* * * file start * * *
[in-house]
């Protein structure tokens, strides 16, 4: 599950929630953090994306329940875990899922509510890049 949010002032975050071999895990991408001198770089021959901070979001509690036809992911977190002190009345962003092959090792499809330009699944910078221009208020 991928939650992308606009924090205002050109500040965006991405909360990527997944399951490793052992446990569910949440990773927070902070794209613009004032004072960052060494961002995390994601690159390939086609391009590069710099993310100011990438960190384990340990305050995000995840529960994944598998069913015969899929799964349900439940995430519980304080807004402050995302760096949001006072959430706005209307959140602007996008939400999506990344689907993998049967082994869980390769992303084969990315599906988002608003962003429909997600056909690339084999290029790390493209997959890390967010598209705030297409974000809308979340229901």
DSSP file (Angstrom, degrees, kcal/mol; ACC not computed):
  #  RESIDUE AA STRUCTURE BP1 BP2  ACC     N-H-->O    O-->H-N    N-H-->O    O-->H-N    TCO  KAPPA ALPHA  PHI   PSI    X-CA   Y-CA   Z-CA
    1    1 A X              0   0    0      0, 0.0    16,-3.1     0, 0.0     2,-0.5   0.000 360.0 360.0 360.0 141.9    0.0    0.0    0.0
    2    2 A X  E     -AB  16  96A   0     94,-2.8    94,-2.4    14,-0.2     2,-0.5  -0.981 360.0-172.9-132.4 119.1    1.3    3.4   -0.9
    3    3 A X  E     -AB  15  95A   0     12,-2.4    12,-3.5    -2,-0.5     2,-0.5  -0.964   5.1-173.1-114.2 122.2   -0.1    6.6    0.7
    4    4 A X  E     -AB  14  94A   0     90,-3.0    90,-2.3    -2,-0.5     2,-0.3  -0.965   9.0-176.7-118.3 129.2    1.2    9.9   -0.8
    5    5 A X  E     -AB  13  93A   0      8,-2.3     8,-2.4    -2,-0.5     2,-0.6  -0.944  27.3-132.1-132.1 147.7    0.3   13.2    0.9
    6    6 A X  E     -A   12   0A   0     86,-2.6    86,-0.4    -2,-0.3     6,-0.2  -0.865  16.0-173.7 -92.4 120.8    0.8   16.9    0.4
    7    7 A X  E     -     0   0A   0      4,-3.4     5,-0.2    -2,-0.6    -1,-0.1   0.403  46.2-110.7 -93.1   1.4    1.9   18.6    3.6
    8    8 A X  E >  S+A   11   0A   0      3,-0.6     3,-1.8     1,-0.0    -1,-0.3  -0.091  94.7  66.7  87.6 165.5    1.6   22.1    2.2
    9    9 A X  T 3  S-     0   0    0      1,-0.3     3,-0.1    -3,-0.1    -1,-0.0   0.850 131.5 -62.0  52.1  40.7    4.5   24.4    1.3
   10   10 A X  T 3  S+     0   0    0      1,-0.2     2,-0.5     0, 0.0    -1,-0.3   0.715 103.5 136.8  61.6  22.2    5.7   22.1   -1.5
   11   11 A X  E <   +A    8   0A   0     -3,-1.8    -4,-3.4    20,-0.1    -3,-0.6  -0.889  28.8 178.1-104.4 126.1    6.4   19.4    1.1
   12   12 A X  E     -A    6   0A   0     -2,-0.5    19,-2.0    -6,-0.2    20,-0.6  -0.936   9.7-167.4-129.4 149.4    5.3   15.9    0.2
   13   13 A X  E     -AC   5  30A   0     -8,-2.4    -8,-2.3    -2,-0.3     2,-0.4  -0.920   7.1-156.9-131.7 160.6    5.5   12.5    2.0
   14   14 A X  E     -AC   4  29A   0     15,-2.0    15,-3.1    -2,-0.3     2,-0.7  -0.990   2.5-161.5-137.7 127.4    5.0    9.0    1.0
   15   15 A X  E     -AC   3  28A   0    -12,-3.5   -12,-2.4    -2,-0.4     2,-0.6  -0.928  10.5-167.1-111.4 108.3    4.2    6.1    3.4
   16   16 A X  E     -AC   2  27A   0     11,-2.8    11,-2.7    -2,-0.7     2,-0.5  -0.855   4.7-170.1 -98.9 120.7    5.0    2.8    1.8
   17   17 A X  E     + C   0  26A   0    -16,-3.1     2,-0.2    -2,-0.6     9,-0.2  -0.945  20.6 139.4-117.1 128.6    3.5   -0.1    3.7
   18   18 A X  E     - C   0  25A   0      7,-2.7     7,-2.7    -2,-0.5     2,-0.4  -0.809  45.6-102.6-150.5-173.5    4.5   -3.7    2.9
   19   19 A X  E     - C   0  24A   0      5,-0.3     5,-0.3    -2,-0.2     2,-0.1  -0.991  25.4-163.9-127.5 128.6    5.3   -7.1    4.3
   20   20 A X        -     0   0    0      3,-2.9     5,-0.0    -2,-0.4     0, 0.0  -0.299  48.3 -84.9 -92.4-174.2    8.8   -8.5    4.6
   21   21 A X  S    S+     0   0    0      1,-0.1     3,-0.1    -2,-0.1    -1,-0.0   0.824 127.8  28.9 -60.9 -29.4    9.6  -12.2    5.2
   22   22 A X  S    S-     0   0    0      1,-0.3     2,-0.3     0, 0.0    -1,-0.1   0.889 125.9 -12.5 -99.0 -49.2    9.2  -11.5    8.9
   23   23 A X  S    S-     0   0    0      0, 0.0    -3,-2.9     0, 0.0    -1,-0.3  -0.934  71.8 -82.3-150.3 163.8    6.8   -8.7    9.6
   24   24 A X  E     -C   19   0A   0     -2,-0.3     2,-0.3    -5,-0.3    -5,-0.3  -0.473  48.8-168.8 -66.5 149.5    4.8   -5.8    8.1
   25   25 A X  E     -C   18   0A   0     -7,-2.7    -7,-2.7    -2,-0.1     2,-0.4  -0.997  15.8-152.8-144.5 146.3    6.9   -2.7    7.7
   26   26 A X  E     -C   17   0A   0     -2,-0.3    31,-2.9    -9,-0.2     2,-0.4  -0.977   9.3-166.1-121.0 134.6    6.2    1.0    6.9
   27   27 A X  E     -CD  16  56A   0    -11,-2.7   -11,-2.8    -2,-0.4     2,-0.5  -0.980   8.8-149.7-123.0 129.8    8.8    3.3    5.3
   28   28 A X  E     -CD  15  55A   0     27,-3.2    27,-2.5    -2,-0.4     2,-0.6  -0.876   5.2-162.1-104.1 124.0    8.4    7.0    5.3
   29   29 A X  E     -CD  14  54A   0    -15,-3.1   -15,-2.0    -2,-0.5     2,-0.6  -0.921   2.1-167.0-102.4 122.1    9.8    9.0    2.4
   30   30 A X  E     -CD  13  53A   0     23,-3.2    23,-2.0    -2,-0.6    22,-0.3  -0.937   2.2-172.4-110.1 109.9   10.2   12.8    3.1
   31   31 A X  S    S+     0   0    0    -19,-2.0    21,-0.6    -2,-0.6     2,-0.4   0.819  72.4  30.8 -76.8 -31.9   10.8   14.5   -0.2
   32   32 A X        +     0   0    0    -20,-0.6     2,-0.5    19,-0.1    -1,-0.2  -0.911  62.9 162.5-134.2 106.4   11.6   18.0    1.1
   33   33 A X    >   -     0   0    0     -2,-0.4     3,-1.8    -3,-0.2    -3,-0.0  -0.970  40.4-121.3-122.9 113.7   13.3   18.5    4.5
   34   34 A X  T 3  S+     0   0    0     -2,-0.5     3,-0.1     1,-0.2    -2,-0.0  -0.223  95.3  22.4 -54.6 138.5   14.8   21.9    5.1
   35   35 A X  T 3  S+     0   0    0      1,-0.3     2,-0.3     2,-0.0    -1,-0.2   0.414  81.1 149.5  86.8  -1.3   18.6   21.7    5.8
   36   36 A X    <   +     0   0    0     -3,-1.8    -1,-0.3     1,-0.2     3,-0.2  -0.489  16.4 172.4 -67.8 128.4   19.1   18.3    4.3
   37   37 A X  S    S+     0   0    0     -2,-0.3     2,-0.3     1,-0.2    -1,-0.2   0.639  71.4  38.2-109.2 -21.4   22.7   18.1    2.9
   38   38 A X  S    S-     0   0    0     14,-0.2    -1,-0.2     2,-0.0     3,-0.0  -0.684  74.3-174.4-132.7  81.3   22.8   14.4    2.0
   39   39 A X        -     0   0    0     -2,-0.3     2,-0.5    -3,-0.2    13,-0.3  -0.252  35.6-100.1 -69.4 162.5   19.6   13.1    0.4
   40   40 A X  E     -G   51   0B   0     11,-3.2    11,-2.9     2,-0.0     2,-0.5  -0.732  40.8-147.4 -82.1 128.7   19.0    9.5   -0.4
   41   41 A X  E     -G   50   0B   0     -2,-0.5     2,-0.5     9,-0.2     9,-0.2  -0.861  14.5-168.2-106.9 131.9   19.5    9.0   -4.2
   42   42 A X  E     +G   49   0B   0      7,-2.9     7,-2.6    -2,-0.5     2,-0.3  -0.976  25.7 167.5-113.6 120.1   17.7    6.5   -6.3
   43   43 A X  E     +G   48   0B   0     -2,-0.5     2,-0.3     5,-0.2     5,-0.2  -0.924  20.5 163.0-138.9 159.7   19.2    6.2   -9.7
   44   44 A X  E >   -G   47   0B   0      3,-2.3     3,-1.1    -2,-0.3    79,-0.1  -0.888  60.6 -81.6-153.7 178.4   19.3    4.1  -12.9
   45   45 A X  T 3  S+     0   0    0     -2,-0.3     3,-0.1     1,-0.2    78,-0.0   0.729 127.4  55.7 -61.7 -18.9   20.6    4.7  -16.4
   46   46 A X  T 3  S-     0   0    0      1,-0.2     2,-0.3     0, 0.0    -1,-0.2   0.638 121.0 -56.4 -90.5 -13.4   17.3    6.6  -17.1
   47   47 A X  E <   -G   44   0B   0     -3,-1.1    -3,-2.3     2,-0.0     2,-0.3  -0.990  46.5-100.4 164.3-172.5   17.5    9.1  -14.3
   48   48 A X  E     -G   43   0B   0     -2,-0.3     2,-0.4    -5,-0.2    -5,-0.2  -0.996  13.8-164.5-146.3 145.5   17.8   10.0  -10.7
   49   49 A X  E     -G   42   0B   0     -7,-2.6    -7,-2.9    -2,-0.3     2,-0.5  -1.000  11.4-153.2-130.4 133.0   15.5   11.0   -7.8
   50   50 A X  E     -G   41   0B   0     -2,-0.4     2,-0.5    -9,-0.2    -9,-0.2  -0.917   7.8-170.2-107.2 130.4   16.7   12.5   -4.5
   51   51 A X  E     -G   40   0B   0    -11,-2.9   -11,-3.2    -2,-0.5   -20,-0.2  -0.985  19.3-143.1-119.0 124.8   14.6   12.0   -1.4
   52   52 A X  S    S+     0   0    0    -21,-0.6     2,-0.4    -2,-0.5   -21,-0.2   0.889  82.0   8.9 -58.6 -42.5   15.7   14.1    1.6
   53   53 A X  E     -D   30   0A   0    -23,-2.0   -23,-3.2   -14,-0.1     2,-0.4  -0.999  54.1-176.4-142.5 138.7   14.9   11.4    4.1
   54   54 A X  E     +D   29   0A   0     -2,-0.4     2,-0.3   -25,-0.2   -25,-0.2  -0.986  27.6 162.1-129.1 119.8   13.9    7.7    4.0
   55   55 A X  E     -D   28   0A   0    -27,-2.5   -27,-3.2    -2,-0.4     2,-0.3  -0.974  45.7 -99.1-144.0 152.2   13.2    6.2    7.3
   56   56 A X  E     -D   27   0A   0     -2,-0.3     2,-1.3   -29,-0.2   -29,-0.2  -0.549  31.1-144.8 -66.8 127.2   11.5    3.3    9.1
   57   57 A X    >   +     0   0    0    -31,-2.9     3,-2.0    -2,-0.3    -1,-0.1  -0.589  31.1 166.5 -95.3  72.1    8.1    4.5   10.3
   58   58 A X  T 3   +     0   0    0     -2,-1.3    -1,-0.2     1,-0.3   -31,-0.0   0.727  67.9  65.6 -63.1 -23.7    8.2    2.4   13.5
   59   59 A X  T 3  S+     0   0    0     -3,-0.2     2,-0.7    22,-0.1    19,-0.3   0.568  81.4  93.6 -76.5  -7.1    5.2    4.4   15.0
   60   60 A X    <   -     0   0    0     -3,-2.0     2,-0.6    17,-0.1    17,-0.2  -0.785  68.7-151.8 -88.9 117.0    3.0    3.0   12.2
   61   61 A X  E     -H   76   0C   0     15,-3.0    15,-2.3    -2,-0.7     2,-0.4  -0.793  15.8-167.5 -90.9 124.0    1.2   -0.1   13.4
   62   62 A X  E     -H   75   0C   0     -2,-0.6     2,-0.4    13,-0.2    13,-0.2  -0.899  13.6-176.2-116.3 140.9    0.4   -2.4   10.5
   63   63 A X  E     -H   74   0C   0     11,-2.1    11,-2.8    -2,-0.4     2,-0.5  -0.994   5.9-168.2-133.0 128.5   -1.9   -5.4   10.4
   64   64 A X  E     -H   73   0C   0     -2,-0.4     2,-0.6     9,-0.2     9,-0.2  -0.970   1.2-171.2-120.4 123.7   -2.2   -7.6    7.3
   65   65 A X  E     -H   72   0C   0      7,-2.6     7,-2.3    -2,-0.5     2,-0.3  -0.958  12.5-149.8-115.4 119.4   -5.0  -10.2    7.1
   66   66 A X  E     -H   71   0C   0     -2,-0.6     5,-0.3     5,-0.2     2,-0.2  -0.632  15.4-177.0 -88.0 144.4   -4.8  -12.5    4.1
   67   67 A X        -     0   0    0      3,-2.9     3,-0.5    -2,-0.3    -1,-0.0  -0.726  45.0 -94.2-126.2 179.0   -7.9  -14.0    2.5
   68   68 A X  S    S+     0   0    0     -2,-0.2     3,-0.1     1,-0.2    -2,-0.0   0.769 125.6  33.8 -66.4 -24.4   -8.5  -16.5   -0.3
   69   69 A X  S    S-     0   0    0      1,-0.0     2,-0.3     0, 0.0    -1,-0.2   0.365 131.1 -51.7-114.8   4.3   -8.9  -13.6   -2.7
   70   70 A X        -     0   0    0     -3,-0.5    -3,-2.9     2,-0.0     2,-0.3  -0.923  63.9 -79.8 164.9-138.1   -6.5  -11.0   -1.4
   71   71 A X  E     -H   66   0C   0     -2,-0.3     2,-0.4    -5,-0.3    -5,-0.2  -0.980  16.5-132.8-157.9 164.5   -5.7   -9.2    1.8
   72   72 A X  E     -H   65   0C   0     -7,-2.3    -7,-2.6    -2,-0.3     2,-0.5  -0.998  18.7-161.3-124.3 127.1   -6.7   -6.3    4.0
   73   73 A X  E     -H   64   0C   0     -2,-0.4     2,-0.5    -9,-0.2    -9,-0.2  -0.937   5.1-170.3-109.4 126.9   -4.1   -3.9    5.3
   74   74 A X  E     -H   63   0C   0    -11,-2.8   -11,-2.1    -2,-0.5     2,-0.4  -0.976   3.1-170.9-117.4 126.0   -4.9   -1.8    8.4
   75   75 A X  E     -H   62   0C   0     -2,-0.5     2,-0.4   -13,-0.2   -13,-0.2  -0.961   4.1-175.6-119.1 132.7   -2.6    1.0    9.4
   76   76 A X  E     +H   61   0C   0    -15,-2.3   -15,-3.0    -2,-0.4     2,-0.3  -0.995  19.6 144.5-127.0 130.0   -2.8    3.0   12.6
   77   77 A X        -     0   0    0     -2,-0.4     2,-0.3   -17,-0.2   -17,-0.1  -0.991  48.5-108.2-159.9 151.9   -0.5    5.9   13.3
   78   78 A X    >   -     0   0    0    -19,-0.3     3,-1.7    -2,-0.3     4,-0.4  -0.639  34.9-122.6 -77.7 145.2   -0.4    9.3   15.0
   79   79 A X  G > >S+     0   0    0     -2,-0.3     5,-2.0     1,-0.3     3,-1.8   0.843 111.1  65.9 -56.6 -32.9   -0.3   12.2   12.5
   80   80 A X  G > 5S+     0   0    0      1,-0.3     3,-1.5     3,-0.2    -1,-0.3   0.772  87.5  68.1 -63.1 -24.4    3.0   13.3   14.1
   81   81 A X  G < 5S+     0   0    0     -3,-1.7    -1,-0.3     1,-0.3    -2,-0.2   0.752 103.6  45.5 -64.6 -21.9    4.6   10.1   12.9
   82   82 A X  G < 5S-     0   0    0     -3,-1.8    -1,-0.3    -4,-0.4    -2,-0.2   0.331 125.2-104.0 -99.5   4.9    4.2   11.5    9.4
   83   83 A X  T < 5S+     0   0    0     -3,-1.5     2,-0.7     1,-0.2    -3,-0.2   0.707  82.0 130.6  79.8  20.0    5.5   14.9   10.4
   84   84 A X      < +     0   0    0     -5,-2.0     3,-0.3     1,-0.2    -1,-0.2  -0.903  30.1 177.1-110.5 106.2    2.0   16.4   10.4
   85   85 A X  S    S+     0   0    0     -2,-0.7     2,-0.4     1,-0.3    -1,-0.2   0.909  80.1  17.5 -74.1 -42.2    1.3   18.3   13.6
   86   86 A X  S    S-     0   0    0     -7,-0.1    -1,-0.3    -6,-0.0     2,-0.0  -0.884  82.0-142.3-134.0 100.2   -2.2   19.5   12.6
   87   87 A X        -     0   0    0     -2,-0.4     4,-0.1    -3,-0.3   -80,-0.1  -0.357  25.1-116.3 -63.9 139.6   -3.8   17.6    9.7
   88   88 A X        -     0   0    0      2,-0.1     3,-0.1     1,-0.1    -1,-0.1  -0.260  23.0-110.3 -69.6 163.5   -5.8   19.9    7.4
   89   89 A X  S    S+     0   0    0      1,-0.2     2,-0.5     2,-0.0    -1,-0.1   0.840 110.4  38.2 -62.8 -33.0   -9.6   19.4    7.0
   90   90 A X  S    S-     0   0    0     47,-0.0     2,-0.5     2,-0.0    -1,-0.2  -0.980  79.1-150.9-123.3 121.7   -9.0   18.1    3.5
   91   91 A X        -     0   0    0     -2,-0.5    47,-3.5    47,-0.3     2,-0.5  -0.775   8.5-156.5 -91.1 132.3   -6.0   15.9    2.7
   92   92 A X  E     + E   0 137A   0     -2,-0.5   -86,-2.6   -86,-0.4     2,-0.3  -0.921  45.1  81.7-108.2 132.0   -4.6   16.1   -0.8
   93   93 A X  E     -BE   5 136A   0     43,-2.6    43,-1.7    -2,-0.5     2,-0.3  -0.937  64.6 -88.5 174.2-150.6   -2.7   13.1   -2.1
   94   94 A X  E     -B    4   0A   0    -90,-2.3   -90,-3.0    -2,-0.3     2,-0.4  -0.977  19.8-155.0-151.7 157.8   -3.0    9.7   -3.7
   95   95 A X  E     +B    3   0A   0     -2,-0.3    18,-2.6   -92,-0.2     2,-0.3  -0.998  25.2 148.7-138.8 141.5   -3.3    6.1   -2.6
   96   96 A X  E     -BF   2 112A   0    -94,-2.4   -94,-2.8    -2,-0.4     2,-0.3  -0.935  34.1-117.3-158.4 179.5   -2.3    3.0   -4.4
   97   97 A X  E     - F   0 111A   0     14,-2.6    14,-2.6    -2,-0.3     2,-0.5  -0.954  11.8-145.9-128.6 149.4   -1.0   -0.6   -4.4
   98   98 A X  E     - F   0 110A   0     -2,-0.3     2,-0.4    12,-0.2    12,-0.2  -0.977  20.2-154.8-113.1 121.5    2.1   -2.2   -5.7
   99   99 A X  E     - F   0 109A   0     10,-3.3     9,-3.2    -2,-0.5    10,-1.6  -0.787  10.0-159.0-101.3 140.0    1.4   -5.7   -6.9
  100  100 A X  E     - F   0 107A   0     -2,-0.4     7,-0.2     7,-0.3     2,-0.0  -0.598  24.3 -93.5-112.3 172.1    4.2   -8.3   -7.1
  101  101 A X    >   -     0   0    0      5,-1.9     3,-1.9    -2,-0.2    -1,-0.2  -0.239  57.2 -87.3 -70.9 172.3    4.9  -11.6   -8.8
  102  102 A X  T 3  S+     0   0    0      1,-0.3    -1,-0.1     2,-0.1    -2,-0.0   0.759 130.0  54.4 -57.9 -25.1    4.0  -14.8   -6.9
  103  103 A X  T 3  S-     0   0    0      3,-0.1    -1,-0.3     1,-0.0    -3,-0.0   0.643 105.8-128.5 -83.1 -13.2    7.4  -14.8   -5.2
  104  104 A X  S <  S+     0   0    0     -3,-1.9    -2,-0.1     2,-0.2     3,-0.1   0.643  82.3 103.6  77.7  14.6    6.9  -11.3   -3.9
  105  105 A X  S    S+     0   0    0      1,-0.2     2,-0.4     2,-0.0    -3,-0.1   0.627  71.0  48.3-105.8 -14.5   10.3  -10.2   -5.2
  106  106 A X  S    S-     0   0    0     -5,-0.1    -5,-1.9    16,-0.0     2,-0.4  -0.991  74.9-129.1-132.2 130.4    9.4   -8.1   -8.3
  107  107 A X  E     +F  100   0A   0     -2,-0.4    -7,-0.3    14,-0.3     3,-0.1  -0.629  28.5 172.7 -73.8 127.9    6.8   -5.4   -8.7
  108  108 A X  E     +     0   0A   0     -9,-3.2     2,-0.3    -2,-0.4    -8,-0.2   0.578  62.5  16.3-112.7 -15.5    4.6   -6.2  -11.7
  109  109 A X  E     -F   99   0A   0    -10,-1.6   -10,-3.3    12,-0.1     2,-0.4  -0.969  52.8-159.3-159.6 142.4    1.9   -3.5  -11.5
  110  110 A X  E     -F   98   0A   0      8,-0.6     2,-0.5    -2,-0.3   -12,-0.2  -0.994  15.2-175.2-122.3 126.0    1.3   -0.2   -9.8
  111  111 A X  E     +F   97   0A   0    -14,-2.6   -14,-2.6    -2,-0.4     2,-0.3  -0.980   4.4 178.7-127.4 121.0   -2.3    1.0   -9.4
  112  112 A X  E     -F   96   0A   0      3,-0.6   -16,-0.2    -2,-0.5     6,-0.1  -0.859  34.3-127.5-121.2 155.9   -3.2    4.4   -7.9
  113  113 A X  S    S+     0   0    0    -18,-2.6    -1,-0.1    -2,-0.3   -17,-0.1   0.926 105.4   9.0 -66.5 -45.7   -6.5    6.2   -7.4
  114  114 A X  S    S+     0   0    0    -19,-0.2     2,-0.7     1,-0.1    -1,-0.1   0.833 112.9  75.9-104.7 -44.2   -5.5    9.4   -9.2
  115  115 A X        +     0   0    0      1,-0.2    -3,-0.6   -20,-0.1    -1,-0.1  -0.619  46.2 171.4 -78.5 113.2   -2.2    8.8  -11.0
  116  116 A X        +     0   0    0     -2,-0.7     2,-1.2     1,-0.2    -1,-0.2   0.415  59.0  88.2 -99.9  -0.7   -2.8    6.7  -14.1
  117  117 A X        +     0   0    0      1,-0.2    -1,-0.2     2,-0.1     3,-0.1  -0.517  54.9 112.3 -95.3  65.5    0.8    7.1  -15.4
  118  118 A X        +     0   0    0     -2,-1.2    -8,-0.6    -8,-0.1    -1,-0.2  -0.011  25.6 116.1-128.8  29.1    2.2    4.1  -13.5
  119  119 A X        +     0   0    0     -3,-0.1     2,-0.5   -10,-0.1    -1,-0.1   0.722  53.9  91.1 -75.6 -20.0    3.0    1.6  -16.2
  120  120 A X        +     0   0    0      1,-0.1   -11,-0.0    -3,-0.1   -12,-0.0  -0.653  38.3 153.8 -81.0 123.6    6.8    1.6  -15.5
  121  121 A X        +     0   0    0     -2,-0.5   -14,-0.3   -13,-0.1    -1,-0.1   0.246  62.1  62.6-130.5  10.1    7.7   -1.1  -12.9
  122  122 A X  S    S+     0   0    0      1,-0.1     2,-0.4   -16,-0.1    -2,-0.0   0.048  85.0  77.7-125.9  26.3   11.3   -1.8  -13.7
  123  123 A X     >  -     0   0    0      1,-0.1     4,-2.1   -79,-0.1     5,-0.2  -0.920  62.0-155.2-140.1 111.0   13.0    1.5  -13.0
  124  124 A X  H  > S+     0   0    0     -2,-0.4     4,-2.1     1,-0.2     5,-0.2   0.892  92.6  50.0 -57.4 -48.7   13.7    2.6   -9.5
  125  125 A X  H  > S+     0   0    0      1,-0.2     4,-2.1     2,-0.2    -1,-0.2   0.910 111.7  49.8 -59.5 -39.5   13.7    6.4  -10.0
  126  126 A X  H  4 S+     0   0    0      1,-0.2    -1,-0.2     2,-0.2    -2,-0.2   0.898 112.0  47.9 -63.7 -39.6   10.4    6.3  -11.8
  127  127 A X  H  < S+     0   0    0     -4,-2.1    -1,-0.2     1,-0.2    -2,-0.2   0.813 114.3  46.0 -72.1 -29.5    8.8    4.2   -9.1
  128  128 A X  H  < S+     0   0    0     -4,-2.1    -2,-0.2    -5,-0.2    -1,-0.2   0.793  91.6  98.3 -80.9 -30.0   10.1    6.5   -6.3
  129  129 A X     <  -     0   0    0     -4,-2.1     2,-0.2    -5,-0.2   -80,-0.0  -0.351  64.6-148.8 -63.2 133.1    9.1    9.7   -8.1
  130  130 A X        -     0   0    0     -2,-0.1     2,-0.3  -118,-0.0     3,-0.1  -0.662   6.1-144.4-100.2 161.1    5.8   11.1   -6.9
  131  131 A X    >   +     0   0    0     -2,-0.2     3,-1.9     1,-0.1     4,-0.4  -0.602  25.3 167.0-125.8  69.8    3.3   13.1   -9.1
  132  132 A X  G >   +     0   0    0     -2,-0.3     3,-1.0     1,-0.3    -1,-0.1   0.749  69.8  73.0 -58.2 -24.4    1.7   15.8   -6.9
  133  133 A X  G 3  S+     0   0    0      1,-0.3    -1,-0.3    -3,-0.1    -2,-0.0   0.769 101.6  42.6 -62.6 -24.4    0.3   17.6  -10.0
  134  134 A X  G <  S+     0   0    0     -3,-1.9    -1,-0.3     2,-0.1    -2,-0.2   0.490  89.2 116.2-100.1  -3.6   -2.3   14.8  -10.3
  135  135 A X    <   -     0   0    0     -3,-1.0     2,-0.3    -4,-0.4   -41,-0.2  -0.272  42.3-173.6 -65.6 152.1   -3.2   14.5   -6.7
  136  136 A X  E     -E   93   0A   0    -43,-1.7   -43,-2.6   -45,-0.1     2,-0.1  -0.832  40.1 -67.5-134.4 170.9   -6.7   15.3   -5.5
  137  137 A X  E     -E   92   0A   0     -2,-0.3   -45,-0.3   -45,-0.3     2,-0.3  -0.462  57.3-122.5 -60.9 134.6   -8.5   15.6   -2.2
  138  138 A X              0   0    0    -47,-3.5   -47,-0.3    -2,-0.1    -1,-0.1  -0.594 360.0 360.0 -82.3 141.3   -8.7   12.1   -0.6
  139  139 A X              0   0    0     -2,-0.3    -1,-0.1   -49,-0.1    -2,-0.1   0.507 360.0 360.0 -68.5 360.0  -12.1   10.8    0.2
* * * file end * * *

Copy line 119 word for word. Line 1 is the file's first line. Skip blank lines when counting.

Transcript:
  115  115 A X        +     0   0    0      1,-0.2    -3,-0.6   -20,-0.1    -1,-0.1  -0.619  46.2 171.4 -78.5 113.2   -2.2    8.8  -11.0